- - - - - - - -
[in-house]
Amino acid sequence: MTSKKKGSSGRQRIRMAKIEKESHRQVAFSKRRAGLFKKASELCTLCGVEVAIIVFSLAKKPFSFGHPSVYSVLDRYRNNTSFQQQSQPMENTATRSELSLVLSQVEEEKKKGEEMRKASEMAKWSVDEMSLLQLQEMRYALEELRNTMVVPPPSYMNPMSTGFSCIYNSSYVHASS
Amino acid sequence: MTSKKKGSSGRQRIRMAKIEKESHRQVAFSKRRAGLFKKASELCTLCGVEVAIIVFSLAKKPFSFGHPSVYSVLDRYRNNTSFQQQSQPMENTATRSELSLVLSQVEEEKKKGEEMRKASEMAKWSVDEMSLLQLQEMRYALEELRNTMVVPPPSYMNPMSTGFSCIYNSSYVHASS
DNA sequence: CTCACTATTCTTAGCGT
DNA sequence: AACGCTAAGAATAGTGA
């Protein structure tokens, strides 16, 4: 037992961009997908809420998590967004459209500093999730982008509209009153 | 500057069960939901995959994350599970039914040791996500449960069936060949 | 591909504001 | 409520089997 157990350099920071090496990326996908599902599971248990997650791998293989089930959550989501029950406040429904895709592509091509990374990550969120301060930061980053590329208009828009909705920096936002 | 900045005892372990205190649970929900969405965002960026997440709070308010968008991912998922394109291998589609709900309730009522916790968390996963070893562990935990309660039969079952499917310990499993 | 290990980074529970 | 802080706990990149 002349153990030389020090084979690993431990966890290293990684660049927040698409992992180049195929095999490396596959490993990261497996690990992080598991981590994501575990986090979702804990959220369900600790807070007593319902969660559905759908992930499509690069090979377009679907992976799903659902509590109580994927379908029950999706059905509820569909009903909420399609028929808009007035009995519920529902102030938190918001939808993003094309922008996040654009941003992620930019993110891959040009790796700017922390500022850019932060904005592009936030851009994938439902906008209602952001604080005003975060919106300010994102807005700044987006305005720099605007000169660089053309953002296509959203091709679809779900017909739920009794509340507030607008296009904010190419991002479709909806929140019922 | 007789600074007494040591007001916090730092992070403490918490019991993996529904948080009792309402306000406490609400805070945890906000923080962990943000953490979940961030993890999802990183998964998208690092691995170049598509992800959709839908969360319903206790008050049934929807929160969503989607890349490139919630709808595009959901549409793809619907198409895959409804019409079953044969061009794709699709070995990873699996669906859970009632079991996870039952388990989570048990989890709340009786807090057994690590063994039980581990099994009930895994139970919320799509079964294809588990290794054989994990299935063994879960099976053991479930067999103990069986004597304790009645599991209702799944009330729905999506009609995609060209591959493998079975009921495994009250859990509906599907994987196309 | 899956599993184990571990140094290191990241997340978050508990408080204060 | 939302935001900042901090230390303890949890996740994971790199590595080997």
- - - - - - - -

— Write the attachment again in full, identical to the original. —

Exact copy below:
[in-house]
Amino acid sequence: MTSKKKGSSGRQRIRMAKIEKESHRQVAFSKRRAGLFKKASELCTLCGVEVAIIVFSLAKKPFSFGHPSVYSVLDRYRNNTSFQQQSQPMENTATRSELSLVLSQVEEEKKKGEEMRKASEMAKWSVDEMSLLQLQEMRYALEELRNTMVVPPPSYMNPMSTGFSCIYNSSYVHASS
Amino acid sequence: MTSKKKGSSGRQRIRMAKIEKESHRQVAFSKRRAGLFKKASELCTLCGVEVAIIVFSLAKKPFSFGHPSVYSVLDRYRNNTSFQQQSQPMENTATRSELSLVLSQVEEEKKKGEEMRKASEMAKWSVDEMSLLQLQEMRYALEELRNTMVVPPPSYMNPMSTGFSCIYNSSYVHASS
DNA sequence: CTCACTATTCTTAGCGT
DNA sequence: AACGCTAAGAATAGTGA
């Protein structure tokens, strides 16, 4: 037992961009997908809420998590967004459209500093999730982008509209009153 | 500057069960939901995959994350599970039914040791996500449960069936060949 | 591909504001 | 409520089997 157990350099920071090496990326996908599902599971248990997650791998293989089930959550989501029950406040429904895709592509091509990374990550969120301060930061980053590329208009828009909705920096936002 | 900045005892372990205190649970929900969405965002960026997440709070308010968008991912998922394109291998589609709900309730009522916790968390996963070893562990935990309660039969079952499917310990499993 | 290990980074529970 | 802080706990990149 002349153990030389020090084979690993431990966890290293990684660049927040698409992992180049195929095999490396596959490993990261497996690990992080598991981590994501575990986090979702804990959220369900600790807070007593319902969660559905759908992930499509690069090979377009679907992976799903659902509590109580994927379908029950999706059905509820569909009903909420399609028929808009007035009995519920529902102030938190918001939808993003094309922008996040654009941003992620930019993110891959040009790796700017922390500022850019932060904005592009936030851009994938439902906008209602952001604080005003975060919106300010994102807005700044987006305005720099605007000169660089053309953002296509959203091709679809779900017909739920009794509340507030607008296009904010190419991002479709909806929140019922 | 007789600074007494040591007001916090730092992070403490918490019991993996529904948080009792309402306000406490609400805070945890906000923080962990943000953490979940961030993890999802990183998964998208690092691995170049598509992800959709839908969360319903206790008050049934929807929160969503989607890349490139919630709808595009959901549409793809619907198409895959409804019409079953044969061009794709699709070995990873699996669906859970009632079991996870039952388990989570048990989890709340009786807090057994690590063994039980581990099994009930895994139970919320799509079964294809588990290794054989994990299935063994879960099976053991479930067999103990069986004597304790009645599991209702799944009330729905999506009609995609060209591959493998079975009921495994009250859990509906599907994987196309 | 899956599993184990571990140094290191990241997340978050508990408080204060 | 939302935001900042901090230390303890949890996740994971790199590595080997």